At the end of my month off blogging, my husband and I took a trip to South Padre Island.
I did bring my computer, but I didn’t use it except for one work email. I brought my poetry journal but didn’t even open it. Mostly I watched birds and waves and collected shells—177 of them.
When I was a child and our family went to the beach, I collected shells, but I don’t remember finding them in this many colors. Forty-two are autumn shells: yellows and browns and even a little orange. Another 16 looked black when I picked them up, but they’ve dried to gray. Two dozen are striped blues. Thirty-one are more traditional white and variations of white. All the shells I just described are what’s known as Atlantic Cockles, although I also have several broken abalones.
“What are you going to do with those?” my husband asked.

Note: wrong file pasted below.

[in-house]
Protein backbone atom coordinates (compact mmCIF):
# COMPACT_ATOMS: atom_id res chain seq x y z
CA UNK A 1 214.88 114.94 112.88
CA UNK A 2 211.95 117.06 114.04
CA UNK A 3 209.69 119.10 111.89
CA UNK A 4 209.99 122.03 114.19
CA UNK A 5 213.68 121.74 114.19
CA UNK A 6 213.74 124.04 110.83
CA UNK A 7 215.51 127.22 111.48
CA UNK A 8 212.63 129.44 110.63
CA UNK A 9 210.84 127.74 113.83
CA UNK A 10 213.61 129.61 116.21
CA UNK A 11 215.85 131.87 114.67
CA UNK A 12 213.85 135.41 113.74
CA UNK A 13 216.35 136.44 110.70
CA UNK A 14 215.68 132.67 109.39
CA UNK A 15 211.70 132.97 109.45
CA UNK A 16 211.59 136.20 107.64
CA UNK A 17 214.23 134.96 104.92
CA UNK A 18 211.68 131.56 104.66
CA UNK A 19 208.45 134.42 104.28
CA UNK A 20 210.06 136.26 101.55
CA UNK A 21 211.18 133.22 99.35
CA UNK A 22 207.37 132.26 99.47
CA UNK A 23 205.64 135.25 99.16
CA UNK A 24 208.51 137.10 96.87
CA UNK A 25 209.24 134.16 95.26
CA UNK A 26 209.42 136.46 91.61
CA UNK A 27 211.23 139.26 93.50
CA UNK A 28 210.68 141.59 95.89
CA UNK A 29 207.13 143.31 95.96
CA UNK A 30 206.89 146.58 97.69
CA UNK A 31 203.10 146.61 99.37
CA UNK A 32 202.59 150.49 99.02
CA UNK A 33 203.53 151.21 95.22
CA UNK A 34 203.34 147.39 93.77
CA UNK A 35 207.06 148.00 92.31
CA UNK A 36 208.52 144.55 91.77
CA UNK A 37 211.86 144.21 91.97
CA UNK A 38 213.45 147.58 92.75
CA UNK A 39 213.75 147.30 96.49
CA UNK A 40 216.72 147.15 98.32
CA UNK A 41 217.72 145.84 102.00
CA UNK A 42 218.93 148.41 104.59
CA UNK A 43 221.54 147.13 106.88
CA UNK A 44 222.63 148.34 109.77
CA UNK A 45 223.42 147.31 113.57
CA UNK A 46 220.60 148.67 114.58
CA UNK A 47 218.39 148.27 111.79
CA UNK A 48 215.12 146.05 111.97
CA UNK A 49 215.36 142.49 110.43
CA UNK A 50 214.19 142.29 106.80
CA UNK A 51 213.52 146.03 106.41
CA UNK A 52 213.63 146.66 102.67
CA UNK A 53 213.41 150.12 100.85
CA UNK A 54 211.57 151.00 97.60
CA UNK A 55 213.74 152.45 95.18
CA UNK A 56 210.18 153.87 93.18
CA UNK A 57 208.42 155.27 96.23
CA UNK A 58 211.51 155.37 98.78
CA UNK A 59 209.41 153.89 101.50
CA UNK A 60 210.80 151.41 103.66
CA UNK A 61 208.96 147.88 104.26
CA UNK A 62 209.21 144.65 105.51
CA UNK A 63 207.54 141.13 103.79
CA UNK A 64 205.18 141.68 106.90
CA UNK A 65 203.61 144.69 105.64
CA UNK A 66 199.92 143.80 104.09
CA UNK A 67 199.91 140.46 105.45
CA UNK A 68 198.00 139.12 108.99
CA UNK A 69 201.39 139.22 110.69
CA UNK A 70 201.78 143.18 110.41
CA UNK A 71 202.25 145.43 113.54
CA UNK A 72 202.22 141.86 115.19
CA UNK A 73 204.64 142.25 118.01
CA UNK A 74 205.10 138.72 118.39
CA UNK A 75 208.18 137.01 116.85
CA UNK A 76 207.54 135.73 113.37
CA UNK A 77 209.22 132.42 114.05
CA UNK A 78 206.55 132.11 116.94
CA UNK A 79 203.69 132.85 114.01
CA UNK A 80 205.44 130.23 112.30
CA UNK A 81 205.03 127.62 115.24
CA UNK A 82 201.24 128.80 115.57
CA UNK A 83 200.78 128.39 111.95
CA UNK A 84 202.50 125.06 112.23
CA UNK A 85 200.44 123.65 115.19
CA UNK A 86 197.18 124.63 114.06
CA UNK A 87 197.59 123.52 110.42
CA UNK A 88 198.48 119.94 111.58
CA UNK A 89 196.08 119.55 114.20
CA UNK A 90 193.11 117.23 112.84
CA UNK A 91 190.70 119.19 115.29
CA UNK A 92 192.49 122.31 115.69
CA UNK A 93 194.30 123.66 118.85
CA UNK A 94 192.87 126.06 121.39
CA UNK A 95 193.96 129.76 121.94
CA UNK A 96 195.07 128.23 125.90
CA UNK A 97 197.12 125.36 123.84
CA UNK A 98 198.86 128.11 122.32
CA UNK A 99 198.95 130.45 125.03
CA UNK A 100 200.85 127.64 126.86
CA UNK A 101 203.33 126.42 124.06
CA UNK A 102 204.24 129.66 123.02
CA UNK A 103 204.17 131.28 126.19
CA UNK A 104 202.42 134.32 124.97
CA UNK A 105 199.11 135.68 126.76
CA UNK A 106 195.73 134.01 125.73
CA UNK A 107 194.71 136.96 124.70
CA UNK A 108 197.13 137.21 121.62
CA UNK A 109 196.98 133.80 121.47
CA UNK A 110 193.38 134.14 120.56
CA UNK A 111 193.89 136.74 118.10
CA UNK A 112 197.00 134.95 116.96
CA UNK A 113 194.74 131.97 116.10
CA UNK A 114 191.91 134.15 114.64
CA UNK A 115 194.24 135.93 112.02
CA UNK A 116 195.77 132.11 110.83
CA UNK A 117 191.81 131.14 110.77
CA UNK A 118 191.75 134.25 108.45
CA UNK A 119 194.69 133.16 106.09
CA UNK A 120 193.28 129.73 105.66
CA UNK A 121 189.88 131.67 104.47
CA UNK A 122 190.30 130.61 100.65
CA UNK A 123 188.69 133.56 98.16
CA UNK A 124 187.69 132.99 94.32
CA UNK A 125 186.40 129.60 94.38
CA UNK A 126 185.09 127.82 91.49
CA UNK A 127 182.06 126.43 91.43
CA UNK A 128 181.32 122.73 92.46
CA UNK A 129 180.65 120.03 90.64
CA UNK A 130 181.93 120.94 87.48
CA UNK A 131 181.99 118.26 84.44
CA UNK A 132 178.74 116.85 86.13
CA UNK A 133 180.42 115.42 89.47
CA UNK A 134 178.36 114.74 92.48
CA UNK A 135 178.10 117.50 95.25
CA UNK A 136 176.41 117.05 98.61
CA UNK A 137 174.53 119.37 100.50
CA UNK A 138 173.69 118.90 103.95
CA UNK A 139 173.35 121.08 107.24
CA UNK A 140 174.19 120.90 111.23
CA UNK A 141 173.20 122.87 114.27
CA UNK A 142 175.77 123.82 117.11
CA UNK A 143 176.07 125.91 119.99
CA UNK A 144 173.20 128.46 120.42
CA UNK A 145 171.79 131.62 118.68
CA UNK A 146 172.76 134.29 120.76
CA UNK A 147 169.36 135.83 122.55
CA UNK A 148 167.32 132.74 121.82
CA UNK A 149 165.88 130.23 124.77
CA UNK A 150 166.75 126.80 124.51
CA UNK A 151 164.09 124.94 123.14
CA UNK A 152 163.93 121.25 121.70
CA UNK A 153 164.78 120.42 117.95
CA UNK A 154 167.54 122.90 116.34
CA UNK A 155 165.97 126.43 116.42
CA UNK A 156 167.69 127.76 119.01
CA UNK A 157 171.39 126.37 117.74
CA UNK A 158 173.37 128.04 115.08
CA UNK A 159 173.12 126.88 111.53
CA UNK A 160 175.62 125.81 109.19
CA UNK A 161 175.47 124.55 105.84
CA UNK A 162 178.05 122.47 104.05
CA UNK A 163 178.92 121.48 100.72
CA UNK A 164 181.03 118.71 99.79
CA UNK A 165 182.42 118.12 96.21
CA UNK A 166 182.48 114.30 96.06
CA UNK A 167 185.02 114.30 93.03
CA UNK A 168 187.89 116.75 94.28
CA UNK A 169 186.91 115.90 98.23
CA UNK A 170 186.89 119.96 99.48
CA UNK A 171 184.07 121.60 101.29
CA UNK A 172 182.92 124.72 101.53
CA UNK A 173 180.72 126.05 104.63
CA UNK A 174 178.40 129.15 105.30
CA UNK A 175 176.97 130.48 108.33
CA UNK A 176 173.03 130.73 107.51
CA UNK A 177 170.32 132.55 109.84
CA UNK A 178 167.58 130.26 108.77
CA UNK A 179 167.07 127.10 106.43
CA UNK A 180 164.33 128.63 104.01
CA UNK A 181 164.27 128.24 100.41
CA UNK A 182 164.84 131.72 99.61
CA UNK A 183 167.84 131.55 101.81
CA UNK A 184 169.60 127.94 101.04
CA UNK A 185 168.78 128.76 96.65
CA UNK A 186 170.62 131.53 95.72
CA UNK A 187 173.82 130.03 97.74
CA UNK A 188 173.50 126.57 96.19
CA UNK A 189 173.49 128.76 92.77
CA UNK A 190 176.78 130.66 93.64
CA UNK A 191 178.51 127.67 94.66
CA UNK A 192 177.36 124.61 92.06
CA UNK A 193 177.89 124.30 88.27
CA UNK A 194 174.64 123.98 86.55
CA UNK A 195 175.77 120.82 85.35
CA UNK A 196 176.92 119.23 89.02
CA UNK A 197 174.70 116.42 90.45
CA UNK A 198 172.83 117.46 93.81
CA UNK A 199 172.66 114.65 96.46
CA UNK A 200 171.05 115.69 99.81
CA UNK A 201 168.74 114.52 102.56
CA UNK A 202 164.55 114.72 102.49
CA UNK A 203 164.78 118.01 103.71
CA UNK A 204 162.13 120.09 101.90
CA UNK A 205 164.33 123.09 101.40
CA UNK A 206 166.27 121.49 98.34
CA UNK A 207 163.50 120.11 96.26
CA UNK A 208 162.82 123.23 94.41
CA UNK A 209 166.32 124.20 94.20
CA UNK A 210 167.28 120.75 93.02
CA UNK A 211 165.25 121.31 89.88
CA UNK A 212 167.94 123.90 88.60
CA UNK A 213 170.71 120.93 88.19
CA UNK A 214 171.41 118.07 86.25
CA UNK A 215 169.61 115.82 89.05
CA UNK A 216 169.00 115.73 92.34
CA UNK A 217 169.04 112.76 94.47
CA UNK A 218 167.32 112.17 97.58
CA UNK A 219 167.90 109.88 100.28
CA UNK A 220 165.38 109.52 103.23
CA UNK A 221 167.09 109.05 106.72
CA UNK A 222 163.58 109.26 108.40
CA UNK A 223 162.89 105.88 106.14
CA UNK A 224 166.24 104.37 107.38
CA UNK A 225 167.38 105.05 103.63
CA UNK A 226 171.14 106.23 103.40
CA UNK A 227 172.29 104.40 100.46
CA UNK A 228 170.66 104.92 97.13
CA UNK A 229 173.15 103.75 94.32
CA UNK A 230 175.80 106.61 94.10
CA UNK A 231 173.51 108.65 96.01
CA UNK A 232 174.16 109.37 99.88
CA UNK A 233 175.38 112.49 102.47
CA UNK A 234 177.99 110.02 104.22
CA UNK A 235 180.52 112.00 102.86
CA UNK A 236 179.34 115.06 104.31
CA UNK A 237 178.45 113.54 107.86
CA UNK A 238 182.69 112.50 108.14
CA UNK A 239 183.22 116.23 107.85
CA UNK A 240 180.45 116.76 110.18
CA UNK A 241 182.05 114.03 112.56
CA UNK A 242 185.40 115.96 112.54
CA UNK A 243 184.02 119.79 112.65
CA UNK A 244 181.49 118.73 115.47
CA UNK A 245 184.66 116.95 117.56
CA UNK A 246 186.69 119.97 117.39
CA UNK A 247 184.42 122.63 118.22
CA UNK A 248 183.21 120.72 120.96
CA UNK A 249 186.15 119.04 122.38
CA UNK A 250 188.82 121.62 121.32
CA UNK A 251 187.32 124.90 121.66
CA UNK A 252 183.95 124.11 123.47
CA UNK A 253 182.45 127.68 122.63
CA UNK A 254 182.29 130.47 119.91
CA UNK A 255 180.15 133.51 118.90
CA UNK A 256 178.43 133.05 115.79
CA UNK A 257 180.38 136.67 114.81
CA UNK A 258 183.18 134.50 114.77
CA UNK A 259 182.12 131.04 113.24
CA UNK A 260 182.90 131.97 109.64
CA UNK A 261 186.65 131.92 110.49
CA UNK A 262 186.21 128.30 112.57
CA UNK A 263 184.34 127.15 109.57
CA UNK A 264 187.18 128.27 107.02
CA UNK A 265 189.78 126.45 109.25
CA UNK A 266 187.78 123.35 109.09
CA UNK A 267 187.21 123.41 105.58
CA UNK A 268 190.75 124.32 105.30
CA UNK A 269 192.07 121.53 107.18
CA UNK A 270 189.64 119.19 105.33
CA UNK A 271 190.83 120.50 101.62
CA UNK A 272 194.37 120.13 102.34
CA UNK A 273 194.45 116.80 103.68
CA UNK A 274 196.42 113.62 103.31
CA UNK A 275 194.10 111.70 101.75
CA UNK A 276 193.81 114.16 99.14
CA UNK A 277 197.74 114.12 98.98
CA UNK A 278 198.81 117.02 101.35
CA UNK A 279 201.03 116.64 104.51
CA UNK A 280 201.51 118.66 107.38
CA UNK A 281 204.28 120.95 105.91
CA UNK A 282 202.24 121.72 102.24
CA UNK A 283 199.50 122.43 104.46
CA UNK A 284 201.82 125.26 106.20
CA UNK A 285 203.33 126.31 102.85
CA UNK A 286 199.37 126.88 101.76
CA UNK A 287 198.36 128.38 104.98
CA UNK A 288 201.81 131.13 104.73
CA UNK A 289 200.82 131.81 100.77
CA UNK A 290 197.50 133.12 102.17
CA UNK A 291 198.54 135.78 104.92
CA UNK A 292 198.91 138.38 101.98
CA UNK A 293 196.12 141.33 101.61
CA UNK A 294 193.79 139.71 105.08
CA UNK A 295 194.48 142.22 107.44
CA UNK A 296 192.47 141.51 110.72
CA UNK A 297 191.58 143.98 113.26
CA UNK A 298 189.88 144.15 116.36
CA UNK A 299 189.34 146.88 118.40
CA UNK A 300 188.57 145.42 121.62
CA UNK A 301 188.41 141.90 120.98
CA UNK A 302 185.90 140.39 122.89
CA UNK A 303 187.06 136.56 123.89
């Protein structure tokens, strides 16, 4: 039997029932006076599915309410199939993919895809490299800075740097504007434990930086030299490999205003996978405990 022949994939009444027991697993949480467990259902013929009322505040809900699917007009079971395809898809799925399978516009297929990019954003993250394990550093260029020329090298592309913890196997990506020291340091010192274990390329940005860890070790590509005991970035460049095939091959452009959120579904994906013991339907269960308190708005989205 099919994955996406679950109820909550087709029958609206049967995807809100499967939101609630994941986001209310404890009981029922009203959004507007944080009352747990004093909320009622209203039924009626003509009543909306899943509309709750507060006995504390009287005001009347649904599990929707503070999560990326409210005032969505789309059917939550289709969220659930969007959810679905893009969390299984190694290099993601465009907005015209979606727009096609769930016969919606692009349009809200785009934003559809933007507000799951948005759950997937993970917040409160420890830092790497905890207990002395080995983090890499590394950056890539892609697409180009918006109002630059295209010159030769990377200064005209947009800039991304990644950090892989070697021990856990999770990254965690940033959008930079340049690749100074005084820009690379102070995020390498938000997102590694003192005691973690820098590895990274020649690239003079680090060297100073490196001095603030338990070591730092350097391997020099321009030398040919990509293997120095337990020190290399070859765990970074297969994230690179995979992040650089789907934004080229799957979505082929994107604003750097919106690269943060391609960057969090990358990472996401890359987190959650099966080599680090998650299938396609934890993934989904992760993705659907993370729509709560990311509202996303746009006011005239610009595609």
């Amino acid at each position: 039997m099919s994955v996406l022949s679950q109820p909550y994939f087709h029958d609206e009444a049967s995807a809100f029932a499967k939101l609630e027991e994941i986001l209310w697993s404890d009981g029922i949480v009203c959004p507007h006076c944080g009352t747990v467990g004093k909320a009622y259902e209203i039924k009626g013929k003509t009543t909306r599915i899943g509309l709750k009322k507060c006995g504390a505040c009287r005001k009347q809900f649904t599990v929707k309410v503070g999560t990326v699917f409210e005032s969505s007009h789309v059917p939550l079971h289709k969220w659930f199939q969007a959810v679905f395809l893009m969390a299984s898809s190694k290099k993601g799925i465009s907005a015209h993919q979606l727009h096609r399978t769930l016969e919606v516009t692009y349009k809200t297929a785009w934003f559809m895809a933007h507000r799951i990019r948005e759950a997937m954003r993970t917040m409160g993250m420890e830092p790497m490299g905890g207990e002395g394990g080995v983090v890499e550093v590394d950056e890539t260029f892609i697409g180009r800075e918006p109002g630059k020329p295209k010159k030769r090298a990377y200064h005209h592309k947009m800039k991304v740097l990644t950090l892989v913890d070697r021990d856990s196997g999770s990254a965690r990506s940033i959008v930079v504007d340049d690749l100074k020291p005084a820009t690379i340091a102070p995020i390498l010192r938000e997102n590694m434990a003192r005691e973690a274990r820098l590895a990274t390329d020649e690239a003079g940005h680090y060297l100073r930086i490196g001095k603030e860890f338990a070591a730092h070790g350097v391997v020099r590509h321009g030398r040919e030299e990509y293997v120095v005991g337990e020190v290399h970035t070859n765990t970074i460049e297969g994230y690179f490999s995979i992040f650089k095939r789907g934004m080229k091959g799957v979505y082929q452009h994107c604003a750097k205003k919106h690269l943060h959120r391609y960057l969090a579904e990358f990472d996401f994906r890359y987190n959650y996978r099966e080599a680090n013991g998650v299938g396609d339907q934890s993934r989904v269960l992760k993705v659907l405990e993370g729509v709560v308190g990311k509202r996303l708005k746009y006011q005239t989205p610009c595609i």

I still don’t know. It just seemed important to save them. It was our first trip alone in two-and-a-half years, our first time to go to the coast by ourselves. I can’t save the sound of the waves or the smell of the salt, but I can save these shells.
Unfortunately, I do not own a glue gun or any crafting materials that could be used to make the shells cute. I really don’t do cute. I can write a poem about things, but I don’t know what to do with actual things I can hold in my hands.
Maybe no one else would find my shells as spectacular as I do. If they were in a museum, the exhibit would be labeled “Common Texas Gulf Coast Shells.” But I found each one. I got more sun while bent over the sand, picking up shells, than I did in the water. I can remember finding the speckled one, the one with three hues of gray, the one that looks like a latte—complete with a milky swirl. They’re mine. I’ll figure out something.